A Truthful ‘Judge’

Dear Parents,

Purim is a time to focus on community, unity and Ahavas Yisroel.  Three of the four Mitzvos of the day are tied directly to strengthening bonds of love and closeness between people.  The Purim miracle came about because the Jewish people were able to unify and put aside their differences. In an eye-opening talk for educators, given a number of years ago, Rabbi Yitzchak Berkowitz, Shlita, Rosh Yeshiva of Yeshiva Aish haTorah in Yerusholayim, examined one of the foundations of Bein Adam L’Chaveiro, interpersonal relationships.

…being Dan L’Chaf Zechus, judging others favorably, is a key to loving relationships…Rabbi Berkowitz suggested that being Dan L’Chaf Zechus, judging others favorably, is a key to loving relationships between people.  Being critical and finding fault with others is a wedge that separates people.  Learning to see others in a positive light draws people together.  The difficulty in judging favorably is the apparent need to be extremely creative in conjuring up far-fetched scenarios to explain away seemingly bad behavior.  This is a misconception, says Rabbi Berkowitz, and he proves it through another question.

The Torah source for judging favorably is B’Tzedek Tishpot Amisecha (Vayikra 19:15) with righteousness shall you judge.  This Pasuk, however, is also the source of several Halachic requirements that assure that judges will judge in accordance with the truth.  Judges judging is all about the truth, no matter how harsh that may be, but judging favorably seems to bend the truth in order to be kind to one’s fellow. How could the same Pasuk teach both?

Judging favorably is not a departure from the truthRabbi Berkowitz explained: Judging favorably is not a departure from the truth.  In actuality, judging favorably as the Halacha requires is coming closest to the truth under the circumstances.  For example: A person known to be a Shomer Shabbos person is spotted driving a car on a Shabbos afternoon. What are the facts?  1) He is known as a Shomer Shabbos person. 2) He was driving a car on Shabbos.  Is it more plausible to say he suddenly stopped being careful about a severe, universally known violation of Shabbos, or is it not more likely that this is a Halachically sanctioned circumstance in which it is permitted to drive on Shabbos?  Judging favorably means that what makes the most sense is that this person has not reversed a decades-old manner of behavior and acted out of character.  Although what appears in front of us now points to something different, it is more plausible to apply an unusual circumstance to this case than to say a lifetime of behavior has just reversed itself.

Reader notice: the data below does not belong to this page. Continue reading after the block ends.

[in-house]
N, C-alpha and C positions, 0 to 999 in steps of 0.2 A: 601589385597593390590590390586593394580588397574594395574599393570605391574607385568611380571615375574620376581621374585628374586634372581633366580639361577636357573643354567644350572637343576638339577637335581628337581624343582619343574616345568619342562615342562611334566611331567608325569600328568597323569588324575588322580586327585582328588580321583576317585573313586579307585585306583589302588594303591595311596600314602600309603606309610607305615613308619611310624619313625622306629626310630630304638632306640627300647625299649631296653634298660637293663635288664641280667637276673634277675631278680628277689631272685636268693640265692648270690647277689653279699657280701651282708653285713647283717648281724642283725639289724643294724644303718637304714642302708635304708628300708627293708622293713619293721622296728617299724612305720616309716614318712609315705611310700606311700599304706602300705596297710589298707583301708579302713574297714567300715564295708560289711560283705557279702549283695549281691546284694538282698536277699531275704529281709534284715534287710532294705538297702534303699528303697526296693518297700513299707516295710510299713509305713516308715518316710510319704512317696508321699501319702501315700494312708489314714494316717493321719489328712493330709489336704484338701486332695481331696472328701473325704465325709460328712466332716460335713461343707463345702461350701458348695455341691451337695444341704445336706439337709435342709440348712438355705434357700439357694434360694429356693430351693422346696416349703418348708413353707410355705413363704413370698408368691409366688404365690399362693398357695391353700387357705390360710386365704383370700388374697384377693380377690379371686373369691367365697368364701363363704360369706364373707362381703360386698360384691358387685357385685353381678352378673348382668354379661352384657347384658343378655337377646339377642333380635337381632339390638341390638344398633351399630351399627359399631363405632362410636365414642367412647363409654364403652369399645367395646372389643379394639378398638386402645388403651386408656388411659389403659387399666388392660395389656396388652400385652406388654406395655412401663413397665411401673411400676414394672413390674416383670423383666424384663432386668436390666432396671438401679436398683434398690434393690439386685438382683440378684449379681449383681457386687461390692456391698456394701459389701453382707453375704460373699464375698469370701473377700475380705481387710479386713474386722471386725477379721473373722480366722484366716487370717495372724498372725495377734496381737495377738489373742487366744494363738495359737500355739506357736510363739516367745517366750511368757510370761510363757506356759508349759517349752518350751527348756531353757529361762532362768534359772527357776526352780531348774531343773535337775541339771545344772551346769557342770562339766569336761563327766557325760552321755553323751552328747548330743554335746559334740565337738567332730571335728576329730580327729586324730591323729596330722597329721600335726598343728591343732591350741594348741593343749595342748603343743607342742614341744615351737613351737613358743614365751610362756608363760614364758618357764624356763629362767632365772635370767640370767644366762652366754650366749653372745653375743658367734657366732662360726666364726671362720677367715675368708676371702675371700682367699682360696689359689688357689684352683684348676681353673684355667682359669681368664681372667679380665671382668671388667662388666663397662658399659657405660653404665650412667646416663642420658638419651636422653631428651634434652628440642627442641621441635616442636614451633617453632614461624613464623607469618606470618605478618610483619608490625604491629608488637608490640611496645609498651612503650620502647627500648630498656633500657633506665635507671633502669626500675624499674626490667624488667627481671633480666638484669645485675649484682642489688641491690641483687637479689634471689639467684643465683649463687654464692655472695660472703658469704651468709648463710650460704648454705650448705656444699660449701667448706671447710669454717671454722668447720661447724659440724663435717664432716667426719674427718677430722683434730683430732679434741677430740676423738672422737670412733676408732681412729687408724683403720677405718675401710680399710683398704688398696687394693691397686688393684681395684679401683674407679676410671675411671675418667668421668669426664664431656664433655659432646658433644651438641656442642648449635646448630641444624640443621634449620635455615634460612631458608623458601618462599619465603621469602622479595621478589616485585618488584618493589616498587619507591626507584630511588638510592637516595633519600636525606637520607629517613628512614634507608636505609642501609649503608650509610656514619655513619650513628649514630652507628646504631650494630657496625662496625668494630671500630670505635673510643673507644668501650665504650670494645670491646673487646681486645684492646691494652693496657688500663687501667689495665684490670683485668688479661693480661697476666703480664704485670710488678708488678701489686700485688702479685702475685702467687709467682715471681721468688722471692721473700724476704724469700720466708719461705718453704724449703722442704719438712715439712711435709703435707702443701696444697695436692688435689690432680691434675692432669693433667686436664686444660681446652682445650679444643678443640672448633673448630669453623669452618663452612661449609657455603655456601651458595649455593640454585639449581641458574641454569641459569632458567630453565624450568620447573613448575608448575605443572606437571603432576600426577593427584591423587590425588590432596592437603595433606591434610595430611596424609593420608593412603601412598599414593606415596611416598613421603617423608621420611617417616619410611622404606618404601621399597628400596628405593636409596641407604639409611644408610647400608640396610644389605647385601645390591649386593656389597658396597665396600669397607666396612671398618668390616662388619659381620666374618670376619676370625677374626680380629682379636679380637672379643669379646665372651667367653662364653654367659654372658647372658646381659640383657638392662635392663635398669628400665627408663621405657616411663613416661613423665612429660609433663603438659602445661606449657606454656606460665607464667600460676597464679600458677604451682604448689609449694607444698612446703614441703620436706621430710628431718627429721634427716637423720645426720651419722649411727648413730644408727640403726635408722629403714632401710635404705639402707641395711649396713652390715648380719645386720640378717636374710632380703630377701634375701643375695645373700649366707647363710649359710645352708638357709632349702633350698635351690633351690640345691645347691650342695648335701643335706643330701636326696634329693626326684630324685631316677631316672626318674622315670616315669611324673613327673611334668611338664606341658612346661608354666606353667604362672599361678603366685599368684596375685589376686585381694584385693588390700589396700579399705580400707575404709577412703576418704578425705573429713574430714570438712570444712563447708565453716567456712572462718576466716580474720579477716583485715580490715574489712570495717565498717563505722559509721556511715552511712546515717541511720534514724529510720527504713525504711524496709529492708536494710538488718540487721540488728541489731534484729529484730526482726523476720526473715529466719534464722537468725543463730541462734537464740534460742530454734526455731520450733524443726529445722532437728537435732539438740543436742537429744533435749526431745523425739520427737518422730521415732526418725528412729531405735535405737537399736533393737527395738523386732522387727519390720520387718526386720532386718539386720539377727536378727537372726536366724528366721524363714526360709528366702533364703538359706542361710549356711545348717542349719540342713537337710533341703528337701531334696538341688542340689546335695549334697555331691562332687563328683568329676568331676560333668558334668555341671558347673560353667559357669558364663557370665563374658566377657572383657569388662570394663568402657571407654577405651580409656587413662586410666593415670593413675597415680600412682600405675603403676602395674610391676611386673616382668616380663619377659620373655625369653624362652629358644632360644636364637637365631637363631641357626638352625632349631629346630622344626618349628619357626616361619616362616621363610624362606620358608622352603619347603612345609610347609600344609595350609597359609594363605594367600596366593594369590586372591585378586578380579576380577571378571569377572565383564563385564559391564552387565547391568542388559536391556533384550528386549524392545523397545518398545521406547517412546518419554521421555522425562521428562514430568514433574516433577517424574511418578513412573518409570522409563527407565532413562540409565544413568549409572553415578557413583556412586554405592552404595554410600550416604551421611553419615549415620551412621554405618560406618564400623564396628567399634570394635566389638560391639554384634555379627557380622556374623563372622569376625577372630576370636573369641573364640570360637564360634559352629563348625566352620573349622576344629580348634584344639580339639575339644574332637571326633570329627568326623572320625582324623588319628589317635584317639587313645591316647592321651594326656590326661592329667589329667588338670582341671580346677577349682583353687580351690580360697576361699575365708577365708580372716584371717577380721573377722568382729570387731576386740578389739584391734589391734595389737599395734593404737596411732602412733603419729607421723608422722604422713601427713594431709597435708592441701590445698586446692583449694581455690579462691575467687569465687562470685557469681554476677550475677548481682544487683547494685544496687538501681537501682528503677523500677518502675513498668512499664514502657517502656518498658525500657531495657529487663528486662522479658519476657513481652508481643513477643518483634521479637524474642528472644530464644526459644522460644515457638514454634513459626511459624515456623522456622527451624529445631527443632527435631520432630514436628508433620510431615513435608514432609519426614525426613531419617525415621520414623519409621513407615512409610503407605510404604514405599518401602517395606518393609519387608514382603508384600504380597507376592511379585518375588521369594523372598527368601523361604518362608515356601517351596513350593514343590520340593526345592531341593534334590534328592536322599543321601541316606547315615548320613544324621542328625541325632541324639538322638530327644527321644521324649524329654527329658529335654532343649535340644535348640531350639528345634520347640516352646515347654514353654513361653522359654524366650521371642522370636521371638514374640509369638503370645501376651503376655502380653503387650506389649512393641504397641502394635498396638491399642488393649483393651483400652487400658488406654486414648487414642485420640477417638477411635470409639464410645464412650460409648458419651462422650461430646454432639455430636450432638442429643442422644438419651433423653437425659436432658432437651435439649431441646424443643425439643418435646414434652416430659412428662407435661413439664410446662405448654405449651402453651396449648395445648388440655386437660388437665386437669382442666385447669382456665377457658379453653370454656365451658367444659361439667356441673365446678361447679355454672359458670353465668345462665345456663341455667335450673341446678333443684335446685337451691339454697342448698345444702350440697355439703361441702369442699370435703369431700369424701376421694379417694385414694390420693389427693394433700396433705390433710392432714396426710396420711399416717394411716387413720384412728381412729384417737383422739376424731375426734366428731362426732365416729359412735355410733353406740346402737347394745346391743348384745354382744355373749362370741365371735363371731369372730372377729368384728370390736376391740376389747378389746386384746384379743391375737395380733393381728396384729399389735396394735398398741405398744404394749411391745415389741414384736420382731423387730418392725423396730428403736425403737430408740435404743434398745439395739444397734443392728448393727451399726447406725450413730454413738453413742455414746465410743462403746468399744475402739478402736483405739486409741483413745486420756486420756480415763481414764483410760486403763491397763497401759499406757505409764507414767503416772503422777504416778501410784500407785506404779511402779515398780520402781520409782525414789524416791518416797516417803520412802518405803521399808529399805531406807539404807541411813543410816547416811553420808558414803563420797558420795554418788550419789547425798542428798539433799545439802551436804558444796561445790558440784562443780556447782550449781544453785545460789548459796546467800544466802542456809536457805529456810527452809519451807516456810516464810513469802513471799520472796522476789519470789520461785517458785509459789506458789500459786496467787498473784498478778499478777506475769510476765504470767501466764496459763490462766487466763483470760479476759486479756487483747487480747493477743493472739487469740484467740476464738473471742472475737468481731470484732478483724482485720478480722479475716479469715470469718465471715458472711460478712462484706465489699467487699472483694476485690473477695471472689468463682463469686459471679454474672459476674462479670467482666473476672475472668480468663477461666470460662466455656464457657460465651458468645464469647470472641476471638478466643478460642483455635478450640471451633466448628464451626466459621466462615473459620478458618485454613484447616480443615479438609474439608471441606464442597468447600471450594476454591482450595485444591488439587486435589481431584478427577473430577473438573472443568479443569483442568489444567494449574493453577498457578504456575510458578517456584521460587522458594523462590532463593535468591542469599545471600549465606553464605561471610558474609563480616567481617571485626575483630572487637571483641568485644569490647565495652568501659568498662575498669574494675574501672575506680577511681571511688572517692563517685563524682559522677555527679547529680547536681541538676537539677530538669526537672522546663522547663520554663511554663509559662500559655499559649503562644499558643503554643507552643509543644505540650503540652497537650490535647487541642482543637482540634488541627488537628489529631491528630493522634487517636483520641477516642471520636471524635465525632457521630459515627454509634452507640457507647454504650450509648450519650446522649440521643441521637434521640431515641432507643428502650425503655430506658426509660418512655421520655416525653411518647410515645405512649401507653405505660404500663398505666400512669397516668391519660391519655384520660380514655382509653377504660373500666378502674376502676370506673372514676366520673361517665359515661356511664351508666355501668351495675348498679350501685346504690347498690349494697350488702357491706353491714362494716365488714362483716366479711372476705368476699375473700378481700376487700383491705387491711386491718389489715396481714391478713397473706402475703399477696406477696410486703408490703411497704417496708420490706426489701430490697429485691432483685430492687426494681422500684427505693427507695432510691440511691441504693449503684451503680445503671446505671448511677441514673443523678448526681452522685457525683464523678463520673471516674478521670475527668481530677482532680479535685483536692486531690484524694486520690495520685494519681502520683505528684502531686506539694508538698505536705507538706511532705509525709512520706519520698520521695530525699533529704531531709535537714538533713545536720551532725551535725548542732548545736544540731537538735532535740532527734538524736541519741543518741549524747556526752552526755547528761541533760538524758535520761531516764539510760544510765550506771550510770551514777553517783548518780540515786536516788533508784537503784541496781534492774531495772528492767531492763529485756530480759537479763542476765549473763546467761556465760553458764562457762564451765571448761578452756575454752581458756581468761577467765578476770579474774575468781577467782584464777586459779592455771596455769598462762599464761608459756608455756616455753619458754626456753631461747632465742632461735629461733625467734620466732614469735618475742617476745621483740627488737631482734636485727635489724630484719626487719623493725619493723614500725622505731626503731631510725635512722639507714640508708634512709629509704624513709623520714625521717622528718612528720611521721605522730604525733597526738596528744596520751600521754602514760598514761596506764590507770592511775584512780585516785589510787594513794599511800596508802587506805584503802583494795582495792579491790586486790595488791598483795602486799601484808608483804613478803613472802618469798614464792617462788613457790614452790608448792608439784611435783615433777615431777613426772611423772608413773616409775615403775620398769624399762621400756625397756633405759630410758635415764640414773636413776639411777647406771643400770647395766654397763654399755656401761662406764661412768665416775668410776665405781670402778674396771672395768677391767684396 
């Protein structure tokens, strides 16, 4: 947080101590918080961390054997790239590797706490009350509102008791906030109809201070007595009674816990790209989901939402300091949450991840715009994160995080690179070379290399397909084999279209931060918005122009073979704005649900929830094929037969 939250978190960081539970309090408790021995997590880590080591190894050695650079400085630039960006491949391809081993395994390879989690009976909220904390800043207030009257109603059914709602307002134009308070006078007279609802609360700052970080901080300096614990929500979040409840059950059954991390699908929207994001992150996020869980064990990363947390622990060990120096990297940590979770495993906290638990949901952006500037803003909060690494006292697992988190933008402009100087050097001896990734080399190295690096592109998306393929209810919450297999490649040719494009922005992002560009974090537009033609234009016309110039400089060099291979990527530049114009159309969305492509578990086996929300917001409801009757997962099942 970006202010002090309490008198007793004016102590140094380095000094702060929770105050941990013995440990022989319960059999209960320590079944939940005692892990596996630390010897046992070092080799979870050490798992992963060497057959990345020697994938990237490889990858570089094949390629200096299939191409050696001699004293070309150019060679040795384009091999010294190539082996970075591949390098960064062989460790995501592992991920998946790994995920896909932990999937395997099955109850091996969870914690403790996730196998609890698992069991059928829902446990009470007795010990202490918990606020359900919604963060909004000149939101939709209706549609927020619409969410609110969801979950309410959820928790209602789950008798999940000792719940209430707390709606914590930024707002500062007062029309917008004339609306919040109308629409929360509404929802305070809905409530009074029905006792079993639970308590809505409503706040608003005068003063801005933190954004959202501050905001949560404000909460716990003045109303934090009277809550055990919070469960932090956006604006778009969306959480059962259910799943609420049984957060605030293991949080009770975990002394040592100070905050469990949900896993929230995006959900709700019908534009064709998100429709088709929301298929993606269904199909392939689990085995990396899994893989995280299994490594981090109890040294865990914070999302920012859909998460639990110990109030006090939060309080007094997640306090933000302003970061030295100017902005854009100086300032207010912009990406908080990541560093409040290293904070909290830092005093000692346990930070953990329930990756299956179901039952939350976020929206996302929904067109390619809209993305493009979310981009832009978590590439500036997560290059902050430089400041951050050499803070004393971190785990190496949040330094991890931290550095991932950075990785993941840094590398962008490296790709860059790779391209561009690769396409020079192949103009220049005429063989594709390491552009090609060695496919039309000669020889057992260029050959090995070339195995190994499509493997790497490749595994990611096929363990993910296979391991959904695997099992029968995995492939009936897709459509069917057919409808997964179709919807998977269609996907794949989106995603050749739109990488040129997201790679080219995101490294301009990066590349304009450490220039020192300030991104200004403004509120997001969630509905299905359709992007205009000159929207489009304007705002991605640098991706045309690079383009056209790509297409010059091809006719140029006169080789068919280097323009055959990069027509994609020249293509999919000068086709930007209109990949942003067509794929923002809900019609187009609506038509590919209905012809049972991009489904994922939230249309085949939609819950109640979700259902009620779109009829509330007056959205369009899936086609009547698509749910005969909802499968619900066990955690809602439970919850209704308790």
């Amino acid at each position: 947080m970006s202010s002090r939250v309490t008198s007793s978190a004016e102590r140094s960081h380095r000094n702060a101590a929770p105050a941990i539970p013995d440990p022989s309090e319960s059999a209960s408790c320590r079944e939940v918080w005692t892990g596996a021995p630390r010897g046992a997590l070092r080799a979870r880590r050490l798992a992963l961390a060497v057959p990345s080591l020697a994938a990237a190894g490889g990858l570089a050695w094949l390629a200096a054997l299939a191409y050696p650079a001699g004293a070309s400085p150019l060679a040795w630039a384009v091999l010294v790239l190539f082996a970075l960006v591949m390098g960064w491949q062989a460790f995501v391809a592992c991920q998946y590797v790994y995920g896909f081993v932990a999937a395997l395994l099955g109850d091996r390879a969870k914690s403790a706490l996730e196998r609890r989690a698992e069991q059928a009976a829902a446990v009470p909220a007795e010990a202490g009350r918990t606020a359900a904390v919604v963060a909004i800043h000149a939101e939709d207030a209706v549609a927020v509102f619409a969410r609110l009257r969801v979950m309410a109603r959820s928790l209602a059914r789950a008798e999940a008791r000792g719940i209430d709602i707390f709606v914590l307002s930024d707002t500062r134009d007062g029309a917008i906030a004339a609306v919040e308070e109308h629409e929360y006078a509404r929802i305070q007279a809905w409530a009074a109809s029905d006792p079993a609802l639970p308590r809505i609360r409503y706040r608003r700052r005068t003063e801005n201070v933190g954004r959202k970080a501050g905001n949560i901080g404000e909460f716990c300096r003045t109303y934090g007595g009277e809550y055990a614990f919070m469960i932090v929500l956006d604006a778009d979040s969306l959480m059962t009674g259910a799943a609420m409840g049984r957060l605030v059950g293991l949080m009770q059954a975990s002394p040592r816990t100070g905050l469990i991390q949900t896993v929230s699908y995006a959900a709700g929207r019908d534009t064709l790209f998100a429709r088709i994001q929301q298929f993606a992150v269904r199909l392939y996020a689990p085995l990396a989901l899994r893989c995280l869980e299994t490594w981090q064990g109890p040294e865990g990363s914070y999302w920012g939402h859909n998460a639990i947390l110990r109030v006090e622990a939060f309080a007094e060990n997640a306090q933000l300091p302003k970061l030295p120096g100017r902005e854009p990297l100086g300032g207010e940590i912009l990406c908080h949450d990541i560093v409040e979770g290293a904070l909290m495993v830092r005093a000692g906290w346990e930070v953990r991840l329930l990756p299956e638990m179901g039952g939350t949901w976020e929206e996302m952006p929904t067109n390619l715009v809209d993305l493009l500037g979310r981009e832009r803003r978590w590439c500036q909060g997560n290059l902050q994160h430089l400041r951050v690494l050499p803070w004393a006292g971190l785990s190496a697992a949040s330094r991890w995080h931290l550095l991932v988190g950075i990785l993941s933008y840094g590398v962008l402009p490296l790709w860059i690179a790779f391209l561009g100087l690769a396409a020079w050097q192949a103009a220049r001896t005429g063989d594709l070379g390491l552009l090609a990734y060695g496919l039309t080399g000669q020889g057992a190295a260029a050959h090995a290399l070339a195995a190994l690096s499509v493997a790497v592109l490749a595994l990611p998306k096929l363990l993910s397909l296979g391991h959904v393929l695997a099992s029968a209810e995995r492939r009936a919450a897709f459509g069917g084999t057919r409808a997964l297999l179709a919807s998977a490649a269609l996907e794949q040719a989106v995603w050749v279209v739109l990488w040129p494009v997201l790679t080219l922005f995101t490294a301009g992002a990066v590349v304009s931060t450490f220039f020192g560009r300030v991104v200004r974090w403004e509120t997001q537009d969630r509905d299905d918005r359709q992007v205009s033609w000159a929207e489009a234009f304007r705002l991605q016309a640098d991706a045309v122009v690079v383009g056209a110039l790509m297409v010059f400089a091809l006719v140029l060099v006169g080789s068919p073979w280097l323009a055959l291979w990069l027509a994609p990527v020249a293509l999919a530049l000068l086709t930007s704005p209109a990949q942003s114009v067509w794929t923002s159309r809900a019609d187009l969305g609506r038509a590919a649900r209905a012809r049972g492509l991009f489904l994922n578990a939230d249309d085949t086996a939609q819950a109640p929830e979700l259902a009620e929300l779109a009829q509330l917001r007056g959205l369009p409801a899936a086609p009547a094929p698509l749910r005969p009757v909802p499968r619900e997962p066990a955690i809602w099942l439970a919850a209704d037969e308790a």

In a more likely scenario, when a close friend fails to come to your Simcha (pre-Covid!) or an otherwise trustworthy friend does not return a borrowed item, judging favorably can help us block the instinctive, emotional reaction that dredges up feelings that there was mal intent on the part of your friend.   Working on allowing our intellect to dominate our mind rather than being flooded by emotion, will bring us to an understanding and appreciation that unusual circumstances arise and cause unusual behavior.   Think – “Has this ever happened to me?”

We judge favorably … because a careful analysis of all the factors involved yields the most likely and therefore truthful conclusion.This explains how the same Pasuk can teach both judging honestly in a courtroom and judging others in a favorable light in the courts of our mind.  It also makes the task of judging favorably infinitely easier. We are not dealing in a surreal world where reality is suspended to make others look good. We’re not supposed to be fools, we’re not to allow ourselves to be taken advantage of.  We judge favorably as the Torah requires, because a careful analysis of all the factors involved yields the most likely and therefore truthful conclusion; that a person who is known to be careful in a certain matter, did not suddenly reverse his own pattern of behavior.  That is why the Halacha is different for a Tzadik, a middle-of-the-road type person (Beinoni) and a Rasha. (*see below)

This is a somewhat complicated concept to teach young children. What is very simple, however, is teaching them by living it.  Were we to live by the Torah’s precept of judging favorably, our children will learn from what we do way more than what we say. B’ezras Hashem, they will come to a higher level of Ahavas Yisrael, through witnessing and experiencing their parents’ behavior.  This will help them have a more successful and happy life, every parent’s goal for their beloved children.

Have a Simcha and Achdus-filled Purim and a wonderful Shabbos,

Rabbi Kalman Baumann

*Rabbeinu Yonah explains these are not global descriptions, but every person can be a Tzadik in one area, a Beinoni in another etc.  For example, someone careful about Kashrus but not as careful about Loshon Hara is considered a Tzaddik about Kashrus issues and a Beinoni about Lashon Hara issues.  When judging such a person, their prior performance in each particular area determines how he or she is to be judged in this case.

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